A wet win in Singapore for Hamilton as Vettel slips up

With six races left of the 2017 Formula One season, Lewis Hamilton took a significant step towards claiming his fourth world championship in Singapore. But it was a spectacular, and potentially season defining, crash involving title rival Sebastian Vettel that dominated the headlines. 

By Ryan Nixon

Prior to Sunday’s race in Singapore, Mercedes driver Lewis Hamilton admitted that he would need some sort of “miracle” to come away with the win he needed, after struggling in qualifying and having to settle with a fifth place start.

Ferrari’s drivers Sebastian Vettel and Kimi Raikkonen were expected to run riot on the track, where they held an advantage over Hamilton and his teammate Valtteri Bottas. However, it was not to be as the Ferrari pair crashed out in spectacular fashion within the first few corners, taking out young Max Verstappen in the process.

This left Hamilton to slot into first place ahead of Daniel Ricciardo soon after the incident, and he displayed a masterful drive for the rest of the race, coming away with a first-place finish and propelling himself to a 28-point lead over his bitter title rival Vettel.

The race featured a soaking wet track, which inadvertently caused three appearances from safety cars, which in turn meant the race was reduced to 58 laps instead of the planned 61 due to time limits.

The majority of talk from fans and pundits alike was of course centred on the crash between the Ferrari teammates and Verstappen. Vettel was largely to blame for this incident, when he aggressively tried to cut off Verstappen, after the young Dutchman experienced a better start than him.

Verstappen was left with no room to manoeuvre, and when trying to stay out of Vettel’s way, inadvertently caught the wheel of F1 veteran Raikkonen, who then started to spin into the corner, catching Vettel’s car in the process.

Also caught up in this mess of cars and drivers was McLaren’s Fernando Alonso, who was sent careering after Raikkonen couldn’t regain control of his vehicle, wiping out Verstappen indefinitely and leaving Alonso with a car so damaged that he was forced to retire from the race a few slow laps later.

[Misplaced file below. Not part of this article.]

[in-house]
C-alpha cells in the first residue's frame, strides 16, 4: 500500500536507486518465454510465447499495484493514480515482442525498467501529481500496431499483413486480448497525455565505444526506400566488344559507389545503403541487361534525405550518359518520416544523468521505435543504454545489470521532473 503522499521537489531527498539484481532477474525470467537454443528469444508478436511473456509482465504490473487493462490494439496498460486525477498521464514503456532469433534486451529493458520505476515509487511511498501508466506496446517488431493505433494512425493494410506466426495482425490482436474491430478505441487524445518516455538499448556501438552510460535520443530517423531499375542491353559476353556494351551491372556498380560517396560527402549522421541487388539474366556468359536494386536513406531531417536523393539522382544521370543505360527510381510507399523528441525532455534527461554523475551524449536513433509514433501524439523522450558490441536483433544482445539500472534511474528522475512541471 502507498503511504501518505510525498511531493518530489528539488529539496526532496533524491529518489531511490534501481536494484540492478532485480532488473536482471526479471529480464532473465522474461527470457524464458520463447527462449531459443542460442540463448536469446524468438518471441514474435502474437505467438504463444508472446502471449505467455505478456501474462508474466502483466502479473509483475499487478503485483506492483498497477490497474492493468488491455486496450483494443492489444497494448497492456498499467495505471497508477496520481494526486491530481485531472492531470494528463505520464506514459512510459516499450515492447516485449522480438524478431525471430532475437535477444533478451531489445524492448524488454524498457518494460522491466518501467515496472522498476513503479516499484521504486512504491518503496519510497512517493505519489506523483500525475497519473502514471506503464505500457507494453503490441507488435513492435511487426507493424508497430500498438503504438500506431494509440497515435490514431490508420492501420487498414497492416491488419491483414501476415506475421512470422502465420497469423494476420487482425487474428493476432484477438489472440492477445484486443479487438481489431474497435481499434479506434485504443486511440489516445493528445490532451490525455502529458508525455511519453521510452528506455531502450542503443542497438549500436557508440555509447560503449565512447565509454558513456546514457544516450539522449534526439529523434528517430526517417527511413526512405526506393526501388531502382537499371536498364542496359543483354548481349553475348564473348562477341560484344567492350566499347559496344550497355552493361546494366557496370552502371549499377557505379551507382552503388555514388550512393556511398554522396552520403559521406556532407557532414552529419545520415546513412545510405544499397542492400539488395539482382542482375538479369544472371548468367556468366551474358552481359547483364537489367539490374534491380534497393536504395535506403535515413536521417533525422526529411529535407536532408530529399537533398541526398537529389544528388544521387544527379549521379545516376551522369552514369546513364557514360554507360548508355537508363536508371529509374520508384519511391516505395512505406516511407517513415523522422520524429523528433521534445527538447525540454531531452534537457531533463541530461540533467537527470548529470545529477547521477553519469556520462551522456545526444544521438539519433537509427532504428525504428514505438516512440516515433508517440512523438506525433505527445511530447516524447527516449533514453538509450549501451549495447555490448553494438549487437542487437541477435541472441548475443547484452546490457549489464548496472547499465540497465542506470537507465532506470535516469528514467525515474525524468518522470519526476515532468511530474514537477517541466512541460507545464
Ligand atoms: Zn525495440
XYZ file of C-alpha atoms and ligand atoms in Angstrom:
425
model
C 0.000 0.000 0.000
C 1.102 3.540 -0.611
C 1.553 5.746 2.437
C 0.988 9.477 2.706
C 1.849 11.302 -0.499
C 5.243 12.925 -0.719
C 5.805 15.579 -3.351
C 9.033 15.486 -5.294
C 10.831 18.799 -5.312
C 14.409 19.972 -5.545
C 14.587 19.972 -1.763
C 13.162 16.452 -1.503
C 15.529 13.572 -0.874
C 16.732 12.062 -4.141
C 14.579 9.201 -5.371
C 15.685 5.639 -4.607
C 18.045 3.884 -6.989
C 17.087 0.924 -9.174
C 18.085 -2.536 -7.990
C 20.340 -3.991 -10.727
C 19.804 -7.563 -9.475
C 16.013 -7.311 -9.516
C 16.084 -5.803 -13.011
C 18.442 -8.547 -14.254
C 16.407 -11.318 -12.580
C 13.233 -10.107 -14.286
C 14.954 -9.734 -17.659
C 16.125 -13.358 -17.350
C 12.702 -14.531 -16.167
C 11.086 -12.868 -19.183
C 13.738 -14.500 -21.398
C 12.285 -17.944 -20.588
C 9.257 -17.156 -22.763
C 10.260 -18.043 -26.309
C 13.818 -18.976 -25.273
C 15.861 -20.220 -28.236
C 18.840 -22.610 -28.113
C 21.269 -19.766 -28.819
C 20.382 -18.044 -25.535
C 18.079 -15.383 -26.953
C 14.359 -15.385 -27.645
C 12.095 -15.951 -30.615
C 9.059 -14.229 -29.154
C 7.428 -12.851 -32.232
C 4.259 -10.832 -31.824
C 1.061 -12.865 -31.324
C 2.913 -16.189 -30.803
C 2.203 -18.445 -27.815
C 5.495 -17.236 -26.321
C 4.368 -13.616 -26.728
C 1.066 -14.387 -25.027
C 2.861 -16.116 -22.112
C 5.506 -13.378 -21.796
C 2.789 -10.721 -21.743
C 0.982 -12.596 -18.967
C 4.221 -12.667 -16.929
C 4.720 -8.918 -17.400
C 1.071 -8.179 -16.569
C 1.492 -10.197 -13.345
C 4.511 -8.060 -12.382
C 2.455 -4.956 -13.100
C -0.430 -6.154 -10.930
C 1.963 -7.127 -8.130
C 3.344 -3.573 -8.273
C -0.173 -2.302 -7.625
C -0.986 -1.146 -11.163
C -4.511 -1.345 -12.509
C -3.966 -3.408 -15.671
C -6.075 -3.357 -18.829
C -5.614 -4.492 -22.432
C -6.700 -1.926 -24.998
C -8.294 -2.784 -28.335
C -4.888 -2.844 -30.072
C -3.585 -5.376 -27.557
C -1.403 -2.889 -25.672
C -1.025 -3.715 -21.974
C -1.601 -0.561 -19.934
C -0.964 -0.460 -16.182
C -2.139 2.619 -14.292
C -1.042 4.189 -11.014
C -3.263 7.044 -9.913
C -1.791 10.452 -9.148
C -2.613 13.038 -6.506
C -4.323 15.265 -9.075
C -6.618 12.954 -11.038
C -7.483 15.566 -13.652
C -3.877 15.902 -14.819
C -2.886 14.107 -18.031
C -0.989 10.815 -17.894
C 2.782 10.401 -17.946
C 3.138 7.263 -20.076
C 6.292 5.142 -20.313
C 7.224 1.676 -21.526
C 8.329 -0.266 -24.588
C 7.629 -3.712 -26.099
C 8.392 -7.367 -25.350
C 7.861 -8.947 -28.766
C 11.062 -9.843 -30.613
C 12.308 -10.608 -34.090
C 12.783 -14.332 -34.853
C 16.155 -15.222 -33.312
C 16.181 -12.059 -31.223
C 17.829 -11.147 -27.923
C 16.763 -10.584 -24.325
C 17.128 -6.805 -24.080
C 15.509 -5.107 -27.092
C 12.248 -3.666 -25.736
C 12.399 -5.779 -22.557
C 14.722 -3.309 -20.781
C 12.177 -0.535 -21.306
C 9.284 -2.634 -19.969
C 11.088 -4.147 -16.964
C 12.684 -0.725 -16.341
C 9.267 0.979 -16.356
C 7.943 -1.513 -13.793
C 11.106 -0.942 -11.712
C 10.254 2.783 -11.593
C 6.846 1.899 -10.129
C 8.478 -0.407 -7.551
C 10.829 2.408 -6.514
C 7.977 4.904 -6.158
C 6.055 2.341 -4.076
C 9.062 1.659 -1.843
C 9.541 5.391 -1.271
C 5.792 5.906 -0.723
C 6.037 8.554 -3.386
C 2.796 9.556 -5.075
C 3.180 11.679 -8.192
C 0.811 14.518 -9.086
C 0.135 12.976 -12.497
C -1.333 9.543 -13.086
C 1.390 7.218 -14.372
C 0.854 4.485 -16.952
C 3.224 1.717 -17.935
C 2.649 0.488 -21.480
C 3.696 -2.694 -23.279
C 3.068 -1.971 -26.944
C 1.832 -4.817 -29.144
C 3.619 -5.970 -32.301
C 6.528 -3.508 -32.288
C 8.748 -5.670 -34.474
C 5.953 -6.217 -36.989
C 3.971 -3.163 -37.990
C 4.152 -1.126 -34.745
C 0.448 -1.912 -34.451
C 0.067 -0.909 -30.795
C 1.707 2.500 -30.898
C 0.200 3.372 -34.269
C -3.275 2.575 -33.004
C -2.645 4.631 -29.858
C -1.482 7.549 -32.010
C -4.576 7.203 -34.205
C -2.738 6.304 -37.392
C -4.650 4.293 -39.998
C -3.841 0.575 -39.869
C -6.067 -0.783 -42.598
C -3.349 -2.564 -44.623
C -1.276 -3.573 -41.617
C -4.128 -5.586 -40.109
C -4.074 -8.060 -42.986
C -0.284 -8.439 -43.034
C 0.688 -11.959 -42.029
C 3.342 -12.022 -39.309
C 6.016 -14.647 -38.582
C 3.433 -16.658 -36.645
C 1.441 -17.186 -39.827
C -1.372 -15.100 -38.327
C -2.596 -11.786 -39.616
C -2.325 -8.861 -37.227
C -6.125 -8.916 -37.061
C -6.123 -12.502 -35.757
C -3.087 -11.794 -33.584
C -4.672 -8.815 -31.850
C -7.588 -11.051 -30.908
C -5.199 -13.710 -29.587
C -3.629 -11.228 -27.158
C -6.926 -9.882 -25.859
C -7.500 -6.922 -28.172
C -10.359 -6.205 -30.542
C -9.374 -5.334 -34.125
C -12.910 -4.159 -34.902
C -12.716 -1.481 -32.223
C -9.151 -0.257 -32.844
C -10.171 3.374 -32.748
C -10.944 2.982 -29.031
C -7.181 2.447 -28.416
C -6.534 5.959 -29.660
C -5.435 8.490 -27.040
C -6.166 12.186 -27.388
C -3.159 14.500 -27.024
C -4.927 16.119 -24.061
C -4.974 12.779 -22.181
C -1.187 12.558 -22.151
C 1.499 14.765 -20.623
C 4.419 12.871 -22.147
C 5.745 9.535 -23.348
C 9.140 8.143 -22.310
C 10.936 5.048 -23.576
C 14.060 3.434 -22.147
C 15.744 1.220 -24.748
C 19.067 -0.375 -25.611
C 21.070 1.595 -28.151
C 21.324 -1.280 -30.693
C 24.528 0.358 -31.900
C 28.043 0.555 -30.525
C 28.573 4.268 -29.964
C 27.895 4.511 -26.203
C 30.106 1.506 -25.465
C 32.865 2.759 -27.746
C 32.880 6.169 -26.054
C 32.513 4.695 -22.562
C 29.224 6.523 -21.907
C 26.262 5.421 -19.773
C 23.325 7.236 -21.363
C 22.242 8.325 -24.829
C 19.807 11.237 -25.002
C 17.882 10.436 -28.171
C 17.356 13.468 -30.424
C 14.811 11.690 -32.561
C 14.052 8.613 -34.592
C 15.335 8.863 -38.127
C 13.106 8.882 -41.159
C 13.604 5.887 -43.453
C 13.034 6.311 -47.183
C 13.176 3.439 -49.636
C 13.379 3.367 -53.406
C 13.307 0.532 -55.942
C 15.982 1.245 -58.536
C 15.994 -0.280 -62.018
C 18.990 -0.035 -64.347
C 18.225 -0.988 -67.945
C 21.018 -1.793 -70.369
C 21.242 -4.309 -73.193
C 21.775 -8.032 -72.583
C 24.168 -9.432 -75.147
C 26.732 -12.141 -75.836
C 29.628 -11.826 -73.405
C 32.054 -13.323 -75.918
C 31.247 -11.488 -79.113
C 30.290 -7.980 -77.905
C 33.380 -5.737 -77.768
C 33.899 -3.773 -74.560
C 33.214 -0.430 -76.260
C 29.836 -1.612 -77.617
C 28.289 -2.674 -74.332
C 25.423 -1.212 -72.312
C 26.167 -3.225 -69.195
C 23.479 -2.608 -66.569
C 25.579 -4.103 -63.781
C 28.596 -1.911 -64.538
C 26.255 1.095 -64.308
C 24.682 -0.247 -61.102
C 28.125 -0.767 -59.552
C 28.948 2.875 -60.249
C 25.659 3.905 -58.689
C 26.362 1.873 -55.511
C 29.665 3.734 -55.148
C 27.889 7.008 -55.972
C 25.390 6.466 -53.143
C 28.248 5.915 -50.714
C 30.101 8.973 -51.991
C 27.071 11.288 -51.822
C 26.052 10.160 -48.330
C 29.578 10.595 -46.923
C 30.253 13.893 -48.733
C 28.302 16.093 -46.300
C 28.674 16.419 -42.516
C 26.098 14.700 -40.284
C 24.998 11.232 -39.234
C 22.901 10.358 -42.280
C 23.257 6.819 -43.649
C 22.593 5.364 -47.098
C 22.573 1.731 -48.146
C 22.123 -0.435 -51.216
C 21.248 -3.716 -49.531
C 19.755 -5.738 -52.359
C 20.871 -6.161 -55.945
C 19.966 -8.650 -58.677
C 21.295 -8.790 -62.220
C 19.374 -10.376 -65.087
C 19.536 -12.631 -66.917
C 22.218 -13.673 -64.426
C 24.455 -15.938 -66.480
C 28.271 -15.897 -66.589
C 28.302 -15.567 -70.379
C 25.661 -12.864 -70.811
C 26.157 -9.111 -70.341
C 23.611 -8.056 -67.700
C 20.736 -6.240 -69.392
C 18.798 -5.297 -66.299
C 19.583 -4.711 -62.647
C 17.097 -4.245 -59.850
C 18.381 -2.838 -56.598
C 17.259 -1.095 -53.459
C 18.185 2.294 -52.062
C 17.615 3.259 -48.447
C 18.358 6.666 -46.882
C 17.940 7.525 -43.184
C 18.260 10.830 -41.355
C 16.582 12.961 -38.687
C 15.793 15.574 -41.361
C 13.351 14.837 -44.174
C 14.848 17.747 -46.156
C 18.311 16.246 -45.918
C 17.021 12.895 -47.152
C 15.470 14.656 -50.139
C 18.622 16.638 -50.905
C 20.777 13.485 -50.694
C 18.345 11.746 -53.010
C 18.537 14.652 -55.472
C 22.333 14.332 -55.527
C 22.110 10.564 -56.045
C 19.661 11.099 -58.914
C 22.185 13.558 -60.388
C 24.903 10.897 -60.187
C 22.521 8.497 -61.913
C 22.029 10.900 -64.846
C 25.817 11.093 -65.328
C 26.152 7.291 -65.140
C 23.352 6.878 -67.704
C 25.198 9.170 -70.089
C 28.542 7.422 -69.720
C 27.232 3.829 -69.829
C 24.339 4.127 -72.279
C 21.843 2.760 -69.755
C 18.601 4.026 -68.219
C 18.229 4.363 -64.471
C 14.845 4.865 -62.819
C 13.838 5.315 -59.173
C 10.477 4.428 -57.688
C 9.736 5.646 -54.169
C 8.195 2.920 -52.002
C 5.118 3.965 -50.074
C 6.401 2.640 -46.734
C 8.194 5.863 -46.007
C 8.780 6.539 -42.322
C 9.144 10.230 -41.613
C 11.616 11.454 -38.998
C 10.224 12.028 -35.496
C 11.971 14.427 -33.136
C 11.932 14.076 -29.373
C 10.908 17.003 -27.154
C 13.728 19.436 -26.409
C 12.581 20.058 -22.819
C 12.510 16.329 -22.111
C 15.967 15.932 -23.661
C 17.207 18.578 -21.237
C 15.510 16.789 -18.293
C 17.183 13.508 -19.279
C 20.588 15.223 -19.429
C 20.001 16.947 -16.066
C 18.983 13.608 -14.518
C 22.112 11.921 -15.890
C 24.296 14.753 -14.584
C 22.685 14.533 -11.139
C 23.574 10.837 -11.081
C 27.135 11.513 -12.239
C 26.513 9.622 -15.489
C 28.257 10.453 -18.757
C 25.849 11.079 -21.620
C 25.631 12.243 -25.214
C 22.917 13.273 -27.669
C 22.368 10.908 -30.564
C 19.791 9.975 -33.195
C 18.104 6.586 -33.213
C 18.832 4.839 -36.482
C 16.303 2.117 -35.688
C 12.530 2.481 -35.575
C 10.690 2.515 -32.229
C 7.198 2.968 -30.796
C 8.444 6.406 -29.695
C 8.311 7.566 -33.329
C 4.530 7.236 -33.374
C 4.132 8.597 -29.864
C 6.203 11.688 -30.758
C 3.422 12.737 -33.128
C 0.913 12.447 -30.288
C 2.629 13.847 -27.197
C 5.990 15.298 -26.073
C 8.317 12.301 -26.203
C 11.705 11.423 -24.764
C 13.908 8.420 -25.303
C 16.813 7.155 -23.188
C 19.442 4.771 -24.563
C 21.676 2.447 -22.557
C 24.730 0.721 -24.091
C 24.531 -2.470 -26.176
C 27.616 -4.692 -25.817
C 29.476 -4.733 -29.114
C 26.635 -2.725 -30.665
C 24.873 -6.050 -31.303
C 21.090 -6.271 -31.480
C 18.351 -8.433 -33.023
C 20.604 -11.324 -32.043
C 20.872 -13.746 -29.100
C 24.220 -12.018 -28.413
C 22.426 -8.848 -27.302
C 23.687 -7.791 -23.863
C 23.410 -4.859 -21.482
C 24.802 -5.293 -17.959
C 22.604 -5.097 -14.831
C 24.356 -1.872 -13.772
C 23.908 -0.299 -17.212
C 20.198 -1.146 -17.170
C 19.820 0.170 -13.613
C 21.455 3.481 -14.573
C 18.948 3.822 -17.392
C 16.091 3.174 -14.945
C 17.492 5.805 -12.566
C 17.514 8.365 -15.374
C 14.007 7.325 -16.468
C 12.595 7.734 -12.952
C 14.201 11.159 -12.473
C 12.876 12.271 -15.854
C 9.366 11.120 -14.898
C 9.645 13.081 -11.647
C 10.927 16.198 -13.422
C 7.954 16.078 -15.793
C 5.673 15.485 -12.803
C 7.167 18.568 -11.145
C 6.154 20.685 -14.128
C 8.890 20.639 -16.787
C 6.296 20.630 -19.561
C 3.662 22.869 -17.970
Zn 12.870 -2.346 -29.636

Vettel attempted to continue with the race but the Ferrari was badly damaged, with the front wing having been torn off and fluid leaking from the back. This proved too much for the German, who was caught unaware on turn three as he skidded on the aforementioned liquid and spun into the tire wall, forcing him to withdraw after less than half a lap.

This just left Hamilton to cruise into the lead, which he held convincingly for the remainder of the race.

Controversially, Ferrari’s Twitter team were quick to respond to the crash, blaming Max Verstappen entirely, saying: “Verstappen took Kimi out and then he went to Sebastian.”

Of course, the three drivers involved all had differing accounts of the collision after it was judged by race stewards as a ‘racing incident’ that no one was at immediate fault for.

Verstappen thought otherwise, saying: “I don’t think it was a racing incident. Three cars were taken out and I was in the middle not doing anything wrong.”

Vettel’s statement sounded somewhat suspicious, with him vaguely claiming “I didn’t see that much. I saw Max and then the next thing I see is Max and Kimi hitting me somewhere.”

Regardless of whether he is to blame or not though, what Vettel has done is conceded a crucial win to Hamilton who is now 28 points ahead of the German in the race for the Driver’s Championship title.

The next race is in two weeks, this time based in Malaysia on the Sepang track, which a lot of Formula One fans are touting as a predominantly Mercedes-favoured track. The question is, will Lewis be able to hold off Vettel for the remaining six races in the season, or will the German be able to claw his way back from his underwhelming early exit at Singapore?

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